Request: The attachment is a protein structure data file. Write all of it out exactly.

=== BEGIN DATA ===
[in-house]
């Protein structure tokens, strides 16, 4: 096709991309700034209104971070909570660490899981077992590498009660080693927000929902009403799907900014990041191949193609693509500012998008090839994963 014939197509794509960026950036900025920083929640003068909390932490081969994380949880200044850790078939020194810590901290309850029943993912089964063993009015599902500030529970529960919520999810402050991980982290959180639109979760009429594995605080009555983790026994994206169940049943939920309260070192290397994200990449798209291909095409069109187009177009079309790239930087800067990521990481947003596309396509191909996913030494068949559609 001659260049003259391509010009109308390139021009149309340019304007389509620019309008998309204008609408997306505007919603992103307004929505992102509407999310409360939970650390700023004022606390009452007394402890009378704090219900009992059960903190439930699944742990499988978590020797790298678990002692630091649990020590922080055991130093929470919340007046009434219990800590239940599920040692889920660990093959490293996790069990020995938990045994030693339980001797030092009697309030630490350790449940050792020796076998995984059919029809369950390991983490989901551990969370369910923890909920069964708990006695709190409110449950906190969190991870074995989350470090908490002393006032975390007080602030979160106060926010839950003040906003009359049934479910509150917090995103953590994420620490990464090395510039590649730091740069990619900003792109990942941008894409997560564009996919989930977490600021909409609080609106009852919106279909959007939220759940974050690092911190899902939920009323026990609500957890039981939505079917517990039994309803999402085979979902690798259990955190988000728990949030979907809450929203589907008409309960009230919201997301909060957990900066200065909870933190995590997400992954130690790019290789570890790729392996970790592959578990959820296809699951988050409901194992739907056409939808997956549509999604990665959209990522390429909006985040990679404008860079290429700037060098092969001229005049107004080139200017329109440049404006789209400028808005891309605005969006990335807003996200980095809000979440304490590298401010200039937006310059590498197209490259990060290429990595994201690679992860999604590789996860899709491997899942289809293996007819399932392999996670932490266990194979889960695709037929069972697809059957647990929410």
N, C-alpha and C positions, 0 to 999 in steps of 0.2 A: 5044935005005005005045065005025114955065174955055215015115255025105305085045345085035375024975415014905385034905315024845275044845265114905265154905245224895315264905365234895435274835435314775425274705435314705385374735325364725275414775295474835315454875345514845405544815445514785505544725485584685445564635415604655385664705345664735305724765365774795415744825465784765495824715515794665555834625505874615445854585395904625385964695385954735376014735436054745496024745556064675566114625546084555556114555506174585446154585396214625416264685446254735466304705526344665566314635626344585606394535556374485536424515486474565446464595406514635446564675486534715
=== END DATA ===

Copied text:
[in-house]
């Protein structure tokens, strides 16, 4: 096709991309700034209104971070909570660490899981077992590498009660080693927000929902009403799907900014990041191949193609693509500012998008090839994963 014939197509794509960026950036900025920083929640003068909390932490081969994380949880200044850790078939020194810590901290309850029943993912089964063993009015599902500030529970529960919520999810402050991980982290959180639109979760009429594995605080009555983790026994994206169940049943939920309260070192290397994200990449798209291909095409069109187009177009079309790239930087800067990521990481947003596309396509191909996913030494068949559609 001659260049003259391509010009109308390139021009149309340019304007389509620019309008998309204008609408997306505007919603992103307004929505992102509407999310409360939970650390700023004022606390009452007394402890009378704090219900009992059960903190439930699944742990499988978590020797790298678990002692630091649990020590922080055991130093929470919340007046009434219990800590239940599920040692889920660990093959490293996790069990020995938990045994030693339980001797030092009697309030630490350790449940050792020796076998995984059919029809369950390991983490989901551990969370369910923890909920069964708990006695709190409110449950906190969190991870074995989350470090908490002393006032975390007080602030979160106060926010839950003040906003009359049934479910509150917090995103953590994420620490990464090395510039590649730091740069990619900003792109990942941008894409997560564009996919989930977490600021909409609080609106009852919106279909959007939220759940974050690092911190899902939920009323026990609500957890039981939505079917517990039994309803999402085979979902690798259990955190988000728990949030979907809450929203589907008409309960009230919201997301909060957990900066200065909870933190995590997400992954130690790019290789570890790729392996970790592959578990959820296809699951988050409901194992739907056409939808997956549509999604990665959209990522390429909006985040990679404008860079290429700037060098092969001229005049107004080139200017329109440049404006789209400028808005891309605005969006990335807003996200980095809000979440304490590298401010200039937006310059590498197209490259990060290429990595994201690679992860999604590789996860899709491997899942289809293996007819399932392999996670932490266990194979889960695709037929069972697809059957647990929410």
N, C-alpha and C positions, 0 to 999 in steps of 0.2 A: 5044935005005005005045065005025114955065174955055215015115255025105305085045345085035375024975415014905385034905315024845275044845265114905265154905245224895315264905365234895435274835435314775425274705435314705385374735325364725275414775295474835315454875345514845405544815445514785505544725485584685445564635415604655385664705345664735305724765365774795415744825465784765495824715515794665555834625505874615445854585395904625385964695385954735376014735436054745496024745556064675566114625546084555556114555506174585446154585396214625416264685446254735466304705526344665566314635626344585606394535556374485536424515486474565446464595406514635446564675486534715